Pipe Dream for Expert in Motocross Case


McCassy v. Superior Court (California – UNPUBLISHED)
(Minor motocross rider injured during practice ride; with the rider unable to recall the incident, her expert speculates that irrigation piping near the track caused her to lose control; the court finds a lack of evidence to support the theory and grants defendant’s motion for summary judgment.)

A 17-year-old female motocross rider was at a motocross track practicing, and she was involved in an incident occurred in which she left the track and struck an embankment. The rider did not remember how the incident occurred, but alleged that she struck a portion of PVC pipe about 10 feet from the racing surface which was part of the track’s irrigation system, causing her to lose control of the motorcycle. She alleged premises liability, and her father and brother, both of whom were present, sued for infliction of emotional distress.

An expert for the plaintiffs asserted that the track increased the normal risk of injury by placing the PVC pipe close to the track and that if a rider lost control and left the track, there was a high probability of striking it. The trial court denied the defendant’s motion for summary judgment based upon primary assumption of the risk, noting that placement of the irrigation system so close to the track was not inherently required for the sport. The defendant petitioned for review, and the Court of Appeal granted the Petition.

At the trial court level an eyewitness has testified that the plaintiff rider had screamed just before leaving the track and that she had heard the throttle stuck wide open. The witness also testified that it did not appear that the motorcycle hit the PVC pipe because the trajectory of the motorcycle did not change as it left the track. The trial court had initially deemed the witness’ testimony as “inadmissible personal opinion.” The Court of Appeal disagreed and concluded that the testimony was admissible testimony based on personal observation.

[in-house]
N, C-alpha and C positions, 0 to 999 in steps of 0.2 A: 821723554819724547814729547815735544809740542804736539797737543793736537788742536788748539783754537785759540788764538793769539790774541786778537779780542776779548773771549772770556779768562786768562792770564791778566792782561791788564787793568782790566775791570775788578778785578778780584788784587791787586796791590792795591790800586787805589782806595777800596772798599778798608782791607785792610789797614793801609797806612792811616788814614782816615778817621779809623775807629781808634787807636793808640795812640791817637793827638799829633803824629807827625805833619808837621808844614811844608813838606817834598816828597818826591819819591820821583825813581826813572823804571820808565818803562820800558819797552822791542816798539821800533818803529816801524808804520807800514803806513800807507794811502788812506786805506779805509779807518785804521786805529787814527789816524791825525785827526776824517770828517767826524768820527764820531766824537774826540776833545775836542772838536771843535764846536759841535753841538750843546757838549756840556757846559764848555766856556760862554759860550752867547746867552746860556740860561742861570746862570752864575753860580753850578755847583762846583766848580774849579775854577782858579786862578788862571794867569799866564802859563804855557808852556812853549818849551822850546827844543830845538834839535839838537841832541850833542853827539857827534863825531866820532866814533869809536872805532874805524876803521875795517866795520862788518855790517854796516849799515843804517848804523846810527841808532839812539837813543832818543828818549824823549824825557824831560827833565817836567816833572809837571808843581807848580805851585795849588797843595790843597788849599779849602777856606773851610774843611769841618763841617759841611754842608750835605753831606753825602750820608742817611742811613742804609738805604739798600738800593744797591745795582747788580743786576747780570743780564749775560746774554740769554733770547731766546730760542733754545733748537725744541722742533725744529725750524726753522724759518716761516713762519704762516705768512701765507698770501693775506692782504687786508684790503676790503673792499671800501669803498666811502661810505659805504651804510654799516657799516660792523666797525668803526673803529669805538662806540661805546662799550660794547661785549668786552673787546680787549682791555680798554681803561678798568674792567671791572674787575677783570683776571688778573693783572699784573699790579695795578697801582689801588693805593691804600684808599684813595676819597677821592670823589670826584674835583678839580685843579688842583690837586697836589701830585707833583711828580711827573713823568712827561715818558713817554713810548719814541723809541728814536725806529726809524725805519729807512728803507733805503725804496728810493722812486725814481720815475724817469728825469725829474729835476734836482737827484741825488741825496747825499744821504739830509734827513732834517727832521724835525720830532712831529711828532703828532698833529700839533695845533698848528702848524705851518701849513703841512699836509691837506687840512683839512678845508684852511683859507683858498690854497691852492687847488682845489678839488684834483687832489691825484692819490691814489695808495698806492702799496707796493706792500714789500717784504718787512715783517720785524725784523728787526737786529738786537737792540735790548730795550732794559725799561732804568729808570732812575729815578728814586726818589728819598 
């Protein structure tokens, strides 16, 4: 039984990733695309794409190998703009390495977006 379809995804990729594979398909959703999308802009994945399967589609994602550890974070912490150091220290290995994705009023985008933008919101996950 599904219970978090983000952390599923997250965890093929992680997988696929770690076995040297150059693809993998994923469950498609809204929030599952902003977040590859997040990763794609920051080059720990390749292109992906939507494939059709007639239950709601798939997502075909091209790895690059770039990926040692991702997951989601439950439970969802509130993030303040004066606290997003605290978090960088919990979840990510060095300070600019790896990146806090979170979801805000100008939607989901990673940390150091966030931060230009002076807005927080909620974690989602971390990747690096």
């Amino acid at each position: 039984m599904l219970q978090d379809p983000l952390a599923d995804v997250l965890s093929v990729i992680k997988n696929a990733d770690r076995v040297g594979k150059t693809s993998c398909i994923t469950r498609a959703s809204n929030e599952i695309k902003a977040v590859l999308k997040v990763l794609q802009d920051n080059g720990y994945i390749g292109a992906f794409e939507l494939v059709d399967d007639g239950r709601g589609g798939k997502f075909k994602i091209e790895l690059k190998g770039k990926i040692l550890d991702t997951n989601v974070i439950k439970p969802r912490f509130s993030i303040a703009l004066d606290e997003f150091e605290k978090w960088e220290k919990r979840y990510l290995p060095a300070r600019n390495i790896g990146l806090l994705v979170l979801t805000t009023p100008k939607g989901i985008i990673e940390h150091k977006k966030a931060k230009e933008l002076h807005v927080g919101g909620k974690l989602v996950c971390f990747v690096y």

The Court of Appeal further noted that while the plaintiff’s expert had sufficient credentials to establish his expertise, his opinion that the PVC pipe probably had an impact on the incident and increased the risk of injury was without evidentiary support. The expert had not conducted any tests and made no inspection of the scene of the motorcycle. Therefore, the court concluded that it did not need to conduct an analysis of whether the defendant owed a duty of care with regard to the PVC pipe because it increased the risks inherent in the sport because the evidence before the court did not establish that the PVC pipe was involved in the incident.

NOTE: First, this case is notable because the Court of Appeal granted the defendant’s Petition for Writ of MAndate in order to hear defendant’s appeal of the motion for summary judgment lost at the trial court level. the granting of such Petitions is quite rare. The Court of Appeal obviously felt strongly about the evidentiary issues that the case presented. Although the underlying motion was based upon primary assumption of the risk, this case simply case down to a lack of evidence. Since the plaintiff rider was unable to recall details of the incident, she was unable to contradict the testimony of the only apparent witness to the incident itself. Had the rider been able to testify about what occurred, the motion would have undoubtedly been denied and the factual issues relating to the PVC pipe would have been left for a jury to decide.  It’s also interesting to note that this case did not include arguments relative to a waiver and release agreement.  Either the facility did not obtain minor waiver and release agreements from participants or there were some unstated reasons why the defendant did not feel it would have been enforceable.

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